Daru. 2020 Oct 22. doi: 10.1007/s40199-020-00374-5. Online ahead of print.
BACKGROUND: Platinum-based chemotherapy in non-small cell lung cancer (NSCLC) has been demonstrated as a promising approach by many researchers. However, due to low bioavailability and several side effects, drug targeting to lungs by intravenous administration is not a common route of administration.
OBJECTIVE: In this study, oxaliplatin loaded polycaprolactone (PCL) nanoparticles were prepared to overcome the limitations of the drug. 33 factorial design was used to evaluate the combined effect of the selected variables on the nanoparticle characteristics and to optimize oxaliplatin loaded PCL nanoparticles.
METHODS: The factorial design was used to study the influence of three different independent variables on the response of nanoparticle particle size, polydispersity index (PDI), zeta potential, and encapsulation efficiency. The cellular uptakes of oxaliplatin loaded nanoparticles with different molecular weights of PCL were evaluated. Moreover, optimized nanoparticles were evaluated for their efficacy in non-small lung cancer using the SK-MES-1 cell line.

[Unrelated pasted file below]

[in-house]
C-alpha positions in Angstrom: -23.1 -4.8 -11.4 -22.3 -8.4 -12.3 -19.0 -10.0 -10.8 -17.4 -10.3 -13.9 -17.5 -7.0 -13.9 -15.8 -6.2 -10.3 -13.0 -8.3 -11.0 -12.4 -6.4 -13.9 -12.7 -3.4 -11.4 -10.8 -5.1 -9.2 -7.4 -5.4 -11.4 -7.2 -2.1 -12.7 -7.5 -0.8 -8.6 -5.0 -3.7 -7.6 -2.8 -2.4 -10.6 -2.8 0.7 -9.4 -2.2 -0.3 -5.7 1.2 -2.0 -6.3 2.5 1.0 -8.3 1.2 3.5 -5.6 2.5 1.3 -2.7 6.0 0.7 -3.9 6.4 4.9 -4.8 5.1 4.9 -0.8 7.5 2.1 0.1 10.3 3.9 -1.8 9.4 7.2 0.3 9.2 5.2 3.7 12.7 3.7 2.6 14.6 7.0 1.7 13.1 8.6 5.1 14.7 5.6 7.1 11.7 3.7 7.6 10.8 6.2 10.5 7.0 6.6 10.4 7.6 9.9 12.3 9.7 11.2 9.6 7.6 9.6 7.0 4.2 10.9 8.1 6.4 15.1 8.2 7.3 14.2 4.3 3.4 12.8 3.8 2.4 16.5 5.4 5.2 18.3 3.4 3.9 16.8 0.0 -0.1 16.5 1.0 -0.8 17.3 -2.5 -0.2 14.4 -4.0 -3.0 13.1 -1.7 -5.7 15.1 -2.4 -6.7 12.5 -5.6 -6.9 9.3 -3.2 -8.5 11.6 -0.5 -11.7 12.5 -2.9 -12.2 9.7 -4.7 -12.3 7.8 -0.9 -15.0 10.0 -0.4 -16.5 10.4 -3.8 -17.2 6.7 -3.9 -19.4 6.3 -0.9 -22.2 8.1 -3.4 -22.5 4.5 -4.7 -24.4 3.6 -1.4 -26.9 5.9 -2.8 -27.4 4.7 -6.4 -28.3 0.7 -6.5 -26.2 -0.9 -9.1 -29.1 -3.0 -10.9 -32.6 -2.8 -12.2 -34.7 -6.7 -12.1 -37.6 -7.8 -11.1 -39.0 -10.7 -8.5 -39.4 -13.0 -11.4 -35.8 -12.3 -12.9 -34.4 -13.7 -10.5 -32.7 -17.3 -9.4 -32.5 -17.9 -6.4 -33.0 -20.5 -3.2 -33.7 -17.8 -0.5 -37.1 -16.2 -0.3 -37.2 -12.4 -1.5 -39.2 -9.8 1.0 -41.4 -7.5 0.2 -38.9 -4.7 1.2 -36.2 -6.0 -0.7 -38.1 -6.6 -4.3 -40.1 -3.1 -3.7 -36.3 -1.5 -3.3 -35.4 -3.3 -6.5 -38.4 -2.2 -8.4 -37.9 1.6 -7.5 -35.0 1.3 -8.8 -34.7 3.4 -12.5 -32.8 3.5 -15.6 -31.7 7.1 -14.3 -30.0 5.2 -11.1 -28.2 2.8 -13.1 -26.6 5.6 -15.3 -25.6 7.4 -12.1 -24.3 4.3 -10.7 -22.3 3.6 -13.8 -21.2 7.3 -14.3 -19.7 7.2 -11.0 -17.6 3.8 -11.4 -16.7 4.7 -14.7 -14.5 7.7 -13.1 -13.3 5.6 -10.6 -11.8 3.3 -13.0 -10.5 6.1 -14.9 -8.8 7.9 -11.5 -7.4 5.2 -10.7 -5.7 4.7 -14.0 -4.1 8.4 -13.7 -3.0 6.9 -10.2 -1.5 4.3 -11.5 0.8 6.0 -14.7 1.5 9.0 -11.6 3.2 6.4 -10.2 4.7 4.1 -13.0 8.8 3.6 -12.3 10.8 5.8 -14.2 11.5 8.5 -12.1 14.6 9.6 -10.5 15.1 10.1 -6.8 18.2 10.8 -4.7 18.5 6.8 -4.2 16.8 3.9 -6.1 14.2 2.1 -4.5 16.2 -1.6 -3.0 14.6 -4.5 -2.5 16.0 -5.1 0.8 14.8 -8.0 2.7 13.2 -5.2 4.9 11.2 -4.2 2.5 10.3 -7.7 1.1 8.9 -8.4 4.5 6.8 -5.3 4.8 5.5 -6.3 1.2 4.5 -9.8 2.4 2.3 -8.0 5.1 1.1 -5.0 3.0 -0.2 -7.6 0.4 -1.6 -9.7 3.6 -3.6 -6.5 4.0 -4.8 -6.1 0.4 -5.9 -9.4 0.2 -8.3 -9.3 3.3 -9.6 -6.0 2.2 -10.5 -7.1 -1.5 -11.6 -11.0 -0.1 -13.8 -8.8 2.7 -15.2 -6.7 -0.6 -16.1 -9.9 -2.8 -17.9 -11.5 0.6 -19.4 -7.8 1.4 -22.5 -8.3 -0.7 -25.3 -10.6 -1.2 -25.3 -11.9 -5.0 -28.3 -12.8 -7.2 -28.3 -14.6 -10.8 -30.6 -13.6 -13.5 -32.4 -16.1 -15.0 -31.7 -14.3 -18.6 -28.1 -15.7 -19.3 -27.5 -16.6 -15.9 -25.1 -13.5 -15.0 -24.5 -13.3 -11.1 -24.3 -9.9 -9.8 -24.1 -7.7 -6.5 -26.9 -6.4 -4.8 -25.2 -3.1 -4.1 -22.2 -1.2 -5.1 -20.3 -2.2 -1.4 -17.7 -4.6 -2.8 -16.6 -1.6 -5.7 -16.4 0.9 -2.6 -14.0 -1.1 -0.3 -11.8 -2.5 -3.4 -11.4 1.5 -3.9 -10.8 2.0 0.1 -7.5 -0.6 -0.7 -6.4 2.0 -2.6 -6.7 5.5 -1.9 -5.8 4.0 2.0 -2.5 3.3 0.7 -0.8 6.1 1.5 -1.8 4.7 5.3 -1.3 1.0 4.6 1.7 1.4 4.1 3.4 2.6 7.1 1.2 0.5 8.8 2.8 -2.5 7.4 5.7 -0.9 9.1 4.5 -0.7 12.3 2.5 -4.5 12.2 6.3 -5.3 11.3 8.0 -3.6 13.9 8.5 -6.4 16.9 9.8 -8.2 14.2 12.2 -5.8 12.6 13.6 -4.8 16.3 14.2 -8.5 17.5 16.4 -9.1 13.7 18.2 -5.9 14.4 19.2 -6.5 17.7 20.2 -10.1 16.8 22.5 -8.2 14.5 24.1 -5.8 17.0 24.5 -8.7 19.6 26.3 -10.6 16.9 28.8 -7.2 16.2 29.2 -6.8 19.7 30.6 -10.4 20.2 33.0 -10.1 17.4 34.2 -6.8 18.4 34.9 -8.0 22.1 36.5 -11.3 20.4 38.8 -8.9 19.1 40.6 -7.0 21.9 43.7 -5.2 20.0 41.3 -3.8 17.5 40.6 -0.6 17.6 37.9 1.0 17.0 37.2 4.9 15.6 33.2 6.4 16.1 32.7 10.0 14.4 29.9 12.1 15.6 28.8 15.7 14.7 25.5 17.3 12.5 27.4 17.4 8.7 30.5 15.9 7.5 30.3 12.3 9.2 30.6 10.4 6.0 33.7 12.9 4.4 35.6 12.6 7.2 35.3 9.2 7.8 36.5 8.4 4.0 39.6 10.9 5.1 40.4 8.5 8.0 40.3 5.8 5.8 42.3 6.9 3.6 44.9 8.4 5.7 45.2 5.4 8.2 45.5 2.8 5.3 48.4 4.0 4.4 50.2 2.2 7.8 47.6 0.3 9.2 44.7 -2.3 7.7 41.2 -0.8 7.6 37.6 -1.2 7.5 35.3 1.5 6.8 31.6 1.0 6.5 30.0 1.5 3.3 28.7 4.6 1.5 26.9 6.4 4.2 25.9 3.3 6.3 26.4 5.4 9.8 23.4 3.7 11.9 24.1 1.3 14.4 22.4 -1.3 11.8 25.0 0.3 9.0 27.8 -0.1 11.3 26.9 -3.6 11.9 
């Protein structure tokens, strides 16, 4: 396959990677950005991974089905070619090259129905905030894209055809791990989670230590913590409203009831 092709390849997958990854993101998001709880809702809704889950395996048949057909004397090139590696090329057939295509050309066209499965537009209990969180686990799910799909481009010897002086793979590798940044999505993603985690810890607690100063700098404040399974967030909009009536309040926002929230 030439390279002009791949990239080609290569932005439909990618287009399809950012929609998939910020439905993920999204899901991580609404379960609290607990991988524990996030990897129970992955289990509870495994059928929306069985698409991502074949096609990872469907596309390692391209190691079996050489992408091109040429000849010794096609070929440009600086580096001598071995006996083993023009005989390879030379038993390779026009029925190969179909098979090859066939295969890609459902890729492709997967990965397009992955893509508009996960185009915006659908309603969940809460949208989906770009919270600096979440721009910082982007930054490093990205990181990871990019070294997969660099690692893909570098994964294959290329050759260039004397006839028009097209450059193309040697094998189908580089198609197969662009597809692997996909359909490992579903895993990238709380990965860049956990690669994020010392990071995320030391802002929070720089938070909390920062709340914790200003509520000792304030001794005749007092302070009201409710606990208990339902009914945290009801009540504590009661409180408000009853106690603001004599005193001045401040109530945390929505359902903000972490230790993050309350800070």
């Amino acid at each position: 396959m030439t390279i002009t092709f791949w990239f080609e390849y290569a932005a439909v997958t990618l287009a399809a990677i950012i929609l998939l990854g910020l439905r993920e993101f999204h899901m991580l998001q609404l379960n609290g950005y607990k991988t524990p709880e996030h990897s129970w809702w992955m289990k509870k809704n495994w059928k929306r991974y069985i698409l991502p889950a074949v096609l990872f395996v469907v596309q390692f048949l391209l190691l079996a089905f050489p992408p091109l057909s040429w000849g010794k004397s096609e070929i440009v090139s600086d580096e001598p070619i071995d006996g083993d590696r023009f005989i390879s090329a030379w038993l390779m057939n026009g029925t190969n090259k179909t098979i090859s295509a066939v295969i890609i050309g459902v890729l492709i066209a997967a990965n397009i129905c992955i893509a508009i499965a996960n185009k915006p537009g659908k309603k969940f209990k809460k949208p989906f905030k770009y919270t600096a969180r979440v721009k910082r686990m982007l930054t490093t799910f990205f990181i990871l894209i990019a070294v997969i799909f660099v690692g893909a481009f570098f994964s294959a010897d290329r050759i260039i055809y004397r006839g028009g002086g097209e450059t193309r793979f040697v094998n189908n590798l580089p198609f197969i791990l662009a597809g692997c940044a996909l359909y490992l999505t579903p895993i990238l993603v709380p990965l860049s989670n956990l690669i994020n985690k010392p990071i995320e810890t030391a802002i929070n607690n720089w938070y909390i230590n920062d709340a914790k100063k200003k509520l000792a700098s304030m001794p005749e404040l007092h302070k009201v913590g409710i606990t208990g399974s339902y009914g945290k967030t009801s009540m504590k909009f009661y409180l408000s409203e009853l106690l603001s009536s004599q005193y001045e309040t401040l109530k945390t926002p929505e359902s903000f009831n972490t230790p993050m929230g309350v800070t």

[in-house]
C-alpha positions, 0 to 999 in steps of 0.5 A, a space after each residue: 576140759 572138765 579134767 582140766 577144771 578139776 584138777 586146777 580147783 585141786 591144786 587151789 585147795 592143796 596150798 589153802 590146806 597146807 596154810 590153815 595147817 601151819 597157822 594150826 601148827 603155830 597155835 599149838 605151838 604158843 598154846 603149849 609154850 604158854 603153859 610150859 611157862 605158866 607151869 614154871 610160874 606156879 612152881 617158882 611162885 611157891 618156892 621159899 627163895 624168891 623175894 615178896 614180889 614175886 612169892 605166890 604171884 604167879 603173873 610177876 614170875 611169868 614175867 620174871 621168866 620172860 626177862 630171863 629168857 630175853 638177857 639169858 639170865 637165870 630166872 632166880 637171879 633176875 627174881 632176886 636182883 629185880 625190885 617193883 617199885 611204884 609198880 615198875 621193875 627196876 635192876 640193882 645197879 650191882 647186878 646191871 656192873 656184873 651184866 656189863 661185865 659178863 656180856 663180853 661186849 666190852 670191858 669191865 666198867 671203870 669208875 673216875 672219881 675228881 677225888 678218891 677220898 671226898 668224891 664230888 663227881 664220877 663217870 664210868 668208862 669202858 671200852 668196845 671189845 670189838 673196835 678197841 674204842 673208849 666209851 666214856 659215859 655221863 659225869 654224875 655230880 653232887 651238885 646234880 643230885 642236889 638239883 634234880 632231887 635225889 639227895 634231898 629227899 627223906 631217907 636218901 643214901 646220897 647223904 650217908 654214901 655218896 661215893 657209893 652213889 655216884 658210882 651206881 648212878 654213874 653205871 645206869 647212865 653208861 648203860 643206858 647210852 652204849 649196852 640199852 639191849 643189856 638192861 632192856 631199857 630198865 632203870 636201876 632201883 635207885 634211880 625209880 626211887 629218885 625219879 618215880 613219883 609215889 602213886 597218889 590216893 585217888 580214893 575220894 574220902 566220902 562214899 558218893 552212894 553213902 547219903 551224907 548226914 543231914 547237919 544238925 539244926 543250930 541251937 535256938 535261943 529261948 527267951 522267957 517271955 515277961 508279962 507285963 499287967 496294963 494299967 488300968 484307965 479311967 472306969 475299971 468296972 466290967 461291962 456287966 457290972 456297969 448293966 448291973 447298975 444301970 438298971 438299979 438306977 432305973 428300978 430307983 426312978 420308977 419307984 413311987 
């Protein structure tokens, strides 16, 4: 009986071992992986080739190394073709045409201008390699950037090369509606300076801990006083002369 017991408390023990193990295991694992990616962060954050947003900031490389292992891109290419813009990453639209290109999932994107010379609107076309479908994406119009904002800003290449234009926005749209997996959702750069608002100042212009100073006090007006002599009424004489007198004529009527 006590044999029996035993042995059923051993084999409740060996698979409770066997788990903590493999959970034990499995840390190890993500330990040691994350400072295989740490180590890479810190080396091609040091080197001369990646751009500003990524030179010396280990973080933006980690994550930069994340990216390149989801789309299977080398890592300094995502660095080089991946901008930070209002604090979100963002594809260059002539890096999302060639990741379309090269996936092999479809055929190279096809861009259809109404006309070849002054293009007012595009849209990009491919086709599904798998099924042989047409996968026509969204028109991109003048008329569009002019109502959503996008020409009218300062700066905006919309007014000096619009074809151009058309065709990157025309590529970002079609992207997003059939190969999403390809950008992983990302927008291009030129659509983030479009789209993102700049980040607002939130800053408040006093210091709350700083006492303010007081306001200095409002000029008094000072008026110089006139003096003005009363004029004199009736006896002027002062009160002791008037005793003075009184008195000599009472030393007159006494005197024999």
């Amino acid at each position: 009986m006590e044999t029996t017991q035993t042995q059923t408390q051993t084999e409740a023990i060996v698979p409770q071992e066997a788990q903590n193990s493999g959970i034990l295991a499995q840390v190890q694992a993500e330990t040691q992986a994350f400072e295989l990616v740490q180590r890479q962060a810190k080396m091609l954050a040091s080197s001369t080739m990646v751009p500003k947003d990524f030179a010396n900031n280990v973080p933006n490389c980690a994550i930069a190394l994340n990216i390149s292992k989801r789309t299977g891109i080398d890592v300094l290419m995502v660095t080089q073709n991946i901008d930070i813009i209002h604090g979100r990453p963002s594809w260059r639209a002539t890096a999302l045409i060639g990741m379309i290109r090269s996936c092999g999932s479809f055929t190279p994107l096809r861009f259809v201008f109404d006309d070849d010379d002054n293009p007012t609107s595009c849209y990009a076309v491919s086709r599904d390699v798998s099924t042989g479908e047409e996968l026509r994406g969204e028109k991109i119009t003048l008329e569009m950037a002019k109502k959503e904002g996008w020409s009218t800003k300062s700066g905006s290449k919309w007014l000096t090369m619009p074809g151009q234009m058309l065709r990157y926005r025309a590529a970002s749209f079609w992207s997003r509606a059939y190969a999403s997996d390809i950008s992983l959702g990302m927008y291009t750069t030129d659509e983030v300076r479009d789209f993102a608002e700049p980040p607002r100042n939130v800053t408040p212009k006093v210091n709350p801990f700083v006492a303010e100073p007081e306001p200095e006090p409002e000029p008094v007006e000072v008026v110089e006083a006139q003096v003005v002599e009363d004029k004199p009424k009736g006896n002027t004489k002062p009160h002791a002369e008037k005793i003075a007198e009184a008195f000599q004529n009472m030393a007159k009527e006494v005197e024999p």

RESULTS: In factorial design, it is found that the homogenization speed and surfactant ratio represented the main factors influencing particle size and PDI and did not seem to depend on the PCL ratio. While the cytotoxicity of free oxaliplatin and oxaliplatin loaded nanoparticles were similar in low drug doses (2.5 and 25 μg/mL), the cytotoxicity of oxaliplatin loaded nanoparticles on SK-MES-1 cell was found higher in higher doses (p < 0.05). Moreover, oxaliplatin nanoparticles formulated with different molecular weights of PCL did not show significant differences in cellular uptake in 1 h and 2 h. However, the uptake of PCL80000 NPs was found significantly greater than free oxaliplatin at 4 h (p < 0.05).
CONCLUSION: Hence, the development of oxaliplatin loaded PCL nanoparticles can be a useful approach for effective NSCLC therapy. Development, optimization and in vitro evaluation of oxaliplatin loaded nanoparticles in non-small cell lung cancer.